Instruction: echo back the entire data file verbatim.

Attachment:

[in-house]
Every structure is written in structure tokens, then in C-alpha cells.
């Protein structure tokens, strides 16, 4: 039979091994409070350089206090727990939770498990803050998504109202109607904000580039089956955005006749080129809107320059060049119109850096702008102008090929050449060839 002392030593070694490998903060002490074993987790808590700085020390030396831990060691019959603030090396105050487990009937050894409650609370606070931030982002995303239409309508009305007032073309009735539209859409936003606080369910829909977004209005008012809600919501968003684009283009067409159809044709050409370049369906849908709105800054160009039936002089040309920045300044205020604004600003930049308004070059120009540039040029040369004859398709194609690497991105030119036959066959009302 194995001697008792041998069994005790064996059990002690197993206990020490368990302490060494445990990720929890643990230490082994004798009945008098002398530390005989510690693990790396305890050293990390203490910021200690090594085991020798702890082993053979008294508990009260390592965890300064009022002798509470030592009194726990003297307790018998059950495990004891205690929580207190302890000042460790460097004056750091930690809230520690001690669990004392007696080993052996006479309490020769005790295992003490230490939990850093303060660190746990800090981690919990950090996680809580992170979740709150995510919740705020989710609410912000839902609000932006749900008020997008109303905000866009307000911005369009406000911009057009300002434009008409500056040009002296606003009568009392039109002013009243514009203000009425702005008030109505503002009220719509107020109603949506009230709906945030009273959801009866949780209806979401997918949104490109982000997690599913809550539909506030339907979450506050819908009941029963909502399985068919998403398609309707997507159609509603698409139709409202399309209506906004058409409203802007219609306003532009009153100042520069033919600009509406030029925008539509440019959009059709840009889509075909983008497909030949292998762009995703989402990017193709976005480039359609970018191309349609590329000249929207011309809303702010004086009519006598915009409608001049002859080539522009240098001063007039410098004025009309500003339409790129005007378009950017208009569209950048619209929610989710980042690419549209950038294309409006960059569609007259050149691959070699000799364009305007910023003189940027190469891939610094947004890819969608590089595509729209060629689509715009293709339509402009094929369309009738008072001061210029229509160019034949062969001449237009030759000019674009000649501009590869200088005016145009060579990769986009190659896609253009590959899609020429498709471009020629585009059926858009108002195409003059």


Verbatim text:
[in-house]
Every structure is written in structure tokens, then in C-alpha cells.
């Protein structure tokens, strides 16, 4: 039979091994409070350089206090727990939770498990803050998504109202109607904000580039089956955005006749080129809107320059060049119109850096702008102008090929050449060839 002392030593070694490998903060002490074993987790808590700085020390030396831990060691019959603030090396105050487990009937050894409650609370606070931030982002995303239409309508009305007032073309009735539209859409936003606080369910829909977004209005008012809600919501968003684009283009067409159809044709050409370049369906849908709105800054160009039936002089040309920045300044205020604004600003930049308004070059120009540039040029040369004859398709194609690497991105030119036959066959009302 194995001697008792041998069994005790064996059990002690197993206990020490368990302490060494445990990720929890643990230490082994004798009945008098002398530390005989510690693990790396305890050293990390203490910021200690090594085991020798702890082993053979008294508990009260390592965890300064009022002798509470030592009194726990003297307790018998059950495990004891205690929580207190302890000042460790460097004056750091930690809230520690001690669990004392007696080993052996006479309490020769005790295992003490230490939990850093303060660190746990800090981690919990950090996680809580992170979740709150995510919740705020989710609410912000839902609000932006749900008020997008109303905000866009307000911005369009406000911009057009300002434009008409500056040009002296606003009568009392039109002013009243514009203000009425702005008030109505503002009220719509107020109603949506009230709906945030009273959801009866949780209806979401997918949104490109982000997690599913809550539909506030339907979450506050819908009941029963909502399985068919998403398609309707997507159609509603698409139709409202399309209506906004058409409203802007219609306003532009009153100042520069033919600009509406030029925008539509440019959009059709840009889509075909983008497909030949292998762009995703989402990017193709976005480039359609970018191309349609590329000249929207011309809303702010004086009519006598915009409608001049002859080539522009240098001063007039410098004025009309500003339409790129005007378009950017208009569209950048619209929610989710980042690419549209950038294309409006960059569609007259050149691959070699000799364009305007910023003189940027190469891939610094947004890819969608590089595509729209060629689509715009293709339509402009094929369309009738008072001061210029229509160019034949062969001449237009030759000019674009000649501009590869200088005016145009060579990769986009190659896609253009590959899609020429498709471009020629585009059926858009108002195409003059």